Many have heard or read about an oft-repeated prescription drug story involving elderly (or maybe not so elderly) people: patients who are taking many prescriptions prescribed independently by multiple doctors. Then someone finds out about the potpourri of pills, throws out all of the meds, many of which might have been working against each other, and starts over with a much smaller, basic medication plan. And the patient’s health improves.
Sometimes, I kind of apply that same picture to the nutraceutical and supplement field. I try to at least read a sampling of nutrition industry headlines regularly, and every day there seems to be new studies suggesting this compound or that nutrient may prevent this or reduce risk for that. Here’s just sampling in the past few weeks:
If we were to take all the supplements that appear to impart some health benefit, we’d be taking red clover, cactus nectar, astaxanthin, zeaxanthin, licorice root, hawthorn berry extract, 15 kinds of mushroom powders and 70 other products every day. Maybe we might have room left over to eat some meals, too.
I’m taking more supplements myself. But at some point, I’ll ask myself: “What are the basic health benefits that are important to me? What portion of those benefits can I get through exercise? Through diet? And through supplementation? I’m almost of the mind that if I can get regular exercise, eat a balanced diet, and take just a basic regiment of maybe 3-5 supplements a day, that might be all I need to give my health a fighting chance well into old age. It’s my KISS method: Keep It Simple, Stupid.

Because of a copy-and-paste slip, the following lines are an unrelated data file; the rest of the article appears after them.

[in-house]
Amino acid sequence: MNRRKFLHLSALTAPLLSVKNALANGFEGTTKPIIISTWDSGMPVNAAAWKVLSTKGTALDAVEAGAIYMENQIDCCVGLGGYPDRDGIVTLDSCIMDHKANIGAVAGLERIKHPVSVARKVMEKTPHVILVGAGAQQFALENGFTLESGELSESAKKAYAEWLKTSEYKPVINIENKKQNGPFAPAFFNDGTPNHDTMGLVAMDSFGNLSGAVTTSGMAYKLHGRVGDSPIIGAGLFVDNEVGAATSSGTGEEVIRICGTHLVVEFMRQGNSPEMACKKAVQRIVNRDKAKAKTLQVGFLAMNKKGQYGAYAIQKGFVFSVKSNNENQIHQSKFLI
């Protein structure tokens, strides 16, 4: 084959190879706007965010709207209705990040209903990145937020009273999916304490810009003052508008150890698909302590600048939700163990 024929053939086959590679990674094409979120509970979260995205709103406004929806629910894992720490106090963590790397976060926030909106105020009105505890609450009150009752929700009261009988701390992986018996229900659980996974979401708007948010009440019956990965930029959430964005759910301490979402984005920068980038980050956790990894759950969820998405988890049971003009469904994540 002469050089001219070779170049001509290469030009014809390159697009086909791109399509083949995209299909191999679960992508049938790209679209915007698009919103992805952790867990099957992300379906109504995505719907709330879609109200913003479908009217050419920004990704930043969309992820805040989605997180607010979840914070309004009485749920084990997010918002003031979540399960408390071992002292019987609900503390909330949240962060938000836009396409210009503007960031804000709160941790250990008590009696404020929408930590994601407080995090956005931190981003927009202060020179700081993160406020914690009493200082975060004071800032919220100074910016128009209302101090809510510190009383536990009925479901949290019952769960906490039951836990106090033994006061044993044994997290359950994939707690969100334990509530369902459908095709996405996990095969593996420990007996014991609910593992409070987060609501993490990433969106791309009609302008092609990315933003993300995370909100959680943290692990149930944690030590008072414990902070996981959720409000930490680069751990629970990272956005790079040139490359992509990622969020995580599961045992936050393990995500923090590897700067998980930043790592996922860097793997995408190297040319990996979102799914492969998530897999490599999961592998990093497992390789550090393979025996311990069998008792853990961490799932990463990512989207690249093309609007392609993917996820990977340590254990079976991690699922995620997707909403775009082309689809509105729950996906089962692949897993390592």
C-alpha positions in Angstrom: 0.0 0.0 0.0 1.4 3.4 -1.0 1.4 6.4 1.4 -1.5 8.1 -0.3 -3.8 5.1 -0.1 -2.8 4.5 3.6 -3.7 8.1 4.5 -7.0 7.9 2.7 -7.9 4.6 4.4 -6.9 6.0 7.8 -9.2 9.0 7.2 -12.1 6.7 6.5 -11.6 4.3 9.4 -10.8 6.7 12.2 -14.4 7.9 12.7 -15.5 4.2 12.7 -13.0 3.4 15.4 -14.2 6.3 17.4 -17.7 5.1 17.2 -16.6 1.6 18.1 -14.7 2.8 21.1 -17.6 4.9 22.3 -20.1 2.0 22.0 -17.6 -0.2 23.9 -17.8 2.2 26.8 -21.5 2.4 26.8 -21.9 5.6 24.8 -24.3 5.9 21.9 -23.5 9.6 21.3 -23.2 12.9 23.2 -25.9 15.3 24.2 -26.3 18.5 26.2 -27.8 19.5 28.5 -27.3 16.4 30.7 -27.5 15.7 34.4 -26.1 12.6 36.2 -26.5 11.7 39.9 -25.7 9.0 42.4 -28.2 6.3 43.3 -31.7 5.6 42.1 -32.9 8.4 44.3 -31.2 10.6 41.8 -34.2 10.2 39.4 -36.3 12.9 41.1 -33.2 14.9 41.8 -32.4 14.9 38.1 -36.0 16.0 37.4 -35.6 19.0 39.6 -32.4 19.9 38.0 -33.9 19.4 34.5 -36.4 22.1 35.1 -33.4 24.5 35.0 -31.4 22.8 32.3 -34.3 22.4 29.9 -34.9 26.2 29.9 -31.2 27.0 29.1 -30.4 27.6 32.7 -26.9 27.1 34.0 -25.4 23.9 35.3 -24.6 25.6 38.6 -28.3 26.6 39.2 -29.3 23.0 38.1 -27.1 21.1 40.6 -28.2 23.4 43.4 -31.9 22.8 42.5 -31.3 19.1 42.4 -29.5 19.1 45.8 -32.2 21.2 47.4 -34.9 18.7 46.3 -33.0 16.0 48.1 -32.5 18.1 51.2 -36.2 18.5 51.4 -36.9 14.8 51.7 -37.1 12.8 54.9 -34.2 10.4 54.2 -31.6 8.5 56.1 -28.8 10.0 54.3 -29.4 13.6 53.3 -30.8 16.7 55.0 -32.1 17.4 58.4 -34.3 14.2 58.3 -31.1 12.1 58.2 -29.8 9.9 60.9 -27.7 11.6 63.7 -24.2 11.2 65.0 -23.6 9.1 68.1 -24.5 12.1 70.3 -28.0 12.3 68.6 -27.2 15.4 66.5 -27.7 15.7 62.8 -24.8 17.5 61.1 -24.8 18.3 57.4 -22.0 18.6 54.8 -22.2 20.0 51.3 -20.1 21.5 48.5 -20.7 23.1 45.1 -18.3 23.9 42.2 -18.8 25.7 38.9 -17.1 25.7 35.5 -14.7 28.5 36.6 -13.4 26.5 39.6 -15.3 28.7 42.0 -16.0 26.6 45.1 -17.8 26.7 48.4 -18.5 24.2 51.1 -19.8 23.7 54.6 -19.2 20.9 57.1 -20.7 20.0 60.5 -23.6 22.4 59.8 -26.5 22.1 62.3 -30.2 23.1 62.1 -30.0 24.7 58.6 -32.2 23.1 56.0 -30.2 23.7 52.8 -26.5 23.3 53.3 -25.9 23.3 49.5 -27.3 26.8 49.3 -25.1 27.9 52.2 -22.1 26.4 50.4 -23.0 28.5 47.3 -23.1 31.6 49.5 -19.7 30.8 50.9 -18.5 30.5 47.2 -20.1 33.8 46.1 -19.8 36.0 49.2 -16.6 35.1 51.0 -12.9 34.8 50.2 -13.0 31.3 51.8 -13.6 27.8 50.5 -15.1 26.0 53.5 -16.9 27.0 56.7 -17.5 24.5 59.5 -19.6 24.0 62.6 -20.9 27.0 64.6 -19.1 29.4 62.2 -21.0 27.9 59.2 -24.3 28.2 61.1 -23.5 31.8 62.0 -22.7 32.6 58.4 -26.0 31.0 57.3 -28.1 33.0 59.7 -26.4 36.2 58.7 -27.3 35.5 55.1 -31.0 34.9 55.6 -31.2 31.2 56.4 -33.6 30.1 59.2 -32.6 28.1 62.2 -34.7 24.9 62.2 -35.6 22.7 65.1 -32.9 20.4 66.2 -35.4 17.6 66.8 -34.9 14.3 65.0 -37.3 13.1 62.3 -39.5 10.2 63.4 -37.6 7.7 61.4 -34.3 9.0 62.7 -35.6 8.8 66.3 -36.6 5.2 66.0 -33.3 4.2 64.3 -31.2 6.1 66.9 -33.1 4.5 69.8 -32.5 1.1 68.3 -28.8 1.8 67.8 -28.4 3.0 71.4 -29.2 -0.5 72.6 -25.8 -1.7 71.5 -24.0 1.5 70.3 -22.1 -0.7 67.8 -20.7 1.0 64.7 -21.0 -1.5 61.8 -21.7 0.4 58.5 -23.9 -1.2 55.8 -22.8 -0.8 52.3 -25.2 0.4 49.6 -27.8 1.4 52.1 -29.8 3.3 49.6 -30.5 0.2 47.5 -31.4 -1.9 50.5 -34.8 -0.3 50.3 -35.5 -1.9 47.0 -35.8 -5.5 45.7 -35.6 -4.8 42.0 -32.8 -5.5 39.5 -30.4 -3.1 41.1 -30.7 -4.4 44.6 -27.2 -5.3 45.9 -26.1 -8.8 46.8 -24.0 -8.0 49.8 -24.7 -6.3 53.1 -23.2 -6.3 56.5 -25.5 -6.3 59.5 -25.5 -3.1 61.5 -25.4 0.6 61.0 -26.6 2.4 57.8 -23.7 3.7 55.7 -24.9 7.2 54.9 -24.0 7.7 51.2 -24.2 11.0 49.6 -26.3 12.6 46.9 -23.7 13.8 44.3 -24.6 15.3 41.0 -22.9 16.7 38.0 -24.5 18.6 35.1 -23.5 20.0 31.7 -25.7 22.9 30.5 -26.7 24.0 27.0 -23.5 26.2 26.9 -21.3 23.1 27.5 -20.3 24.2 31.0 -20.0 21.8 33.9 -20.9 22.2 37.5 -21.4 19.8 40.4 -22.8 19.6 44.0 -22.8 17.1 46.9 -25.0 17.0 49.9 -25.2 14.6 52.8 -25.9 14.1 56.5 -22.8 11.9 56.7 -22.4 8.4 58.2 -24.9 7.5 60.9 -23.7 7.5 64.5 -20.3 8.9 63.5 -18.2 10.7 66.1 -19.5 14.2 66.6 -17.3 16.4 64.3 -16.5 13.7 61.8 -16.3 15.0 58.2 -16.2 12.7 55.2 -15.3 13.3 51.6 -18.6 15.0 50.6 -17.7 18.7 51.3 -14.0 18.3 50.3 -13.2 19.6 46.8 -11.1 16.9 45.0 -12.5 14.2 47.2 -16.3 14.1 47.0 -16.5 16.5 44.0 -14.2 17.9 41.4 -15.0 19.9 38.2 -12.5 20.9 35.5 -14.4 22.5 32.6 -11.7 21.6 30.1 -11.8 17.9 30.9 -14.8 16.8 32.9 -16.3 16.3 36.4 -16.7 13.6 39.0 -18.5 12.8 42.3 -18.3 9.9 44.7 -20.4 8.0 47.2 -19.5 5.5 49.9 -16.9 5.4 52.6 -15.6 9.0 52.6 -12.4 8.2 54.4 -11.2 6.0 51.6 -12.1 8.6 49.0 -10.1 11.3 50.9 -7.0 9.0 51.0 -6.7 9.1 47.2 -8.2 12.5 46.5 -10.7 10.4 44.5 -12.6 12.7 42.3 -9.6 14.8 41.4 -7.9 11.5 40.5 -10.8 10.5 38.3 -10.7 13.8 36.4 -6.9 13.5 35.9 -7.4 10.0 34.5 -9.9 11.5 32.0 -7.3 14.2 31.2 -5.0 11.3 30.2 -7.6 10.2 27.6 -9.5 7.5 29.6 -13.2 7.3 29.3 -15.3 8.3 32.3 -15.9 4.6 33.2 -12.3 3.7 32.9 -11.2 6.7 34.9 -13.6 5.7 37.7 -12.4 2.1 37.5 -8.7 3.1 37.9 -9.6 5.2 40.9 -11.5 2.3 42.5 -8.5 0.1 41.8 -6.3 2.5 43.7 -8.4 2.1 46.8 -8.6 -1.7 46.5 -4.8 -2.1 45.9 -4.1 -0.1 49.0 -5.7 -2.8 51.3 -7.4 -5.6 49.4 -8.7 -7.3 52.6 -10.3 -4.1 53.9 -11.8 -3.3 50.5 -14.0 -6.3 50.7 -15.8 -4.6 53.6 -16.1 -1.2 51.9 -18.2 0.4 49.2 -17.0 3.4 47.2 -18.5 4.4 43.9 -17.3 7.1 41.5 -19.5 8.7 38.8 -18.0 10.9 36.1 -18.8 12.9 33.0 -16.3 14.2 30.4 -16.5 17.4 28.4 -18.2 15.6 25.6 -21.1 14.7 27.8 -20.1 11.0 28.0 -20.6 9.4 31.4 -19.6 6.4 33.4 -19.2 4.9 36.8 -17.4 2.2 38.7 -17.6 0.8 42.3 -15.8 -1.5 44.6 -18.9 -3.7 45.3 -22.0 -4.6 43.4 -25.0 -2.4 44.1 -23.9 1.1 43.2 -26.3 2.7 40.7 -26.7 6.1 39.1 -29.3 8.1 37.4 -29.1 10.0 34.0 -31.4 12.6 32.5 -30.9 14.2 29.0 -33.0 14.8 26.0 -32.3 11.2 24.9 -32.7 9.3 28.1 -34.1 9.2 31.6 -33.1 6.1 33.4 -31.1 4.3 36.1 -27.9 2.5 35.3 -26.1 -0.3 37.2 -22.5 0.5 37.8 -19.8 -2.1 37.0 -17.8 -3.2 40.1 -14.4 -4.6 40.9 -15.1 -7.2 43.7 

I know exercise can impart multiple health benefits: weight management, better mental health, pulmonary function, sleep and stress reduction, and a long list of others. Balanced food intake can impact digestive health, weight, energy level, immune health, bone and joint health, and, also, a long list of other health factors. Supplementation can then be layered over the exercise and food regimen, although many nutrition purists say the right food is all you need; supplements are not necessary. I disagree with that. As Dr. Jeff Blumberg of Tufts University, one of the leading antioxidant and aging researchers, has said, ” You need both. Food and supplementation.”
For me, I look at supplementation as a way to fill in gaps that may occur in my diet (there may be a few days where I don’t get the fruits/veggies I need), or because my family history or individual health profile indicates I could use more of something. So I keep it simple: A multivitamin to start; fish oil (because I may benefit from extra heart and cognitive health benefits as I get older); immune supplementation (EpiCor) because balanced immune function impacts everything, including my allergies and cold/flu exposure; Vit D, because it also impacts almost everything and research shows even people with healthy diets don’t get enough D; chromium, because I have some family history of diabetes/blood glucose management issues. And that’s about it. I’m not sure what else I’d need. And I always use up what I buy. I’m confident I won’t be throwing out dozens of bottles of outdated supplements anytime soon.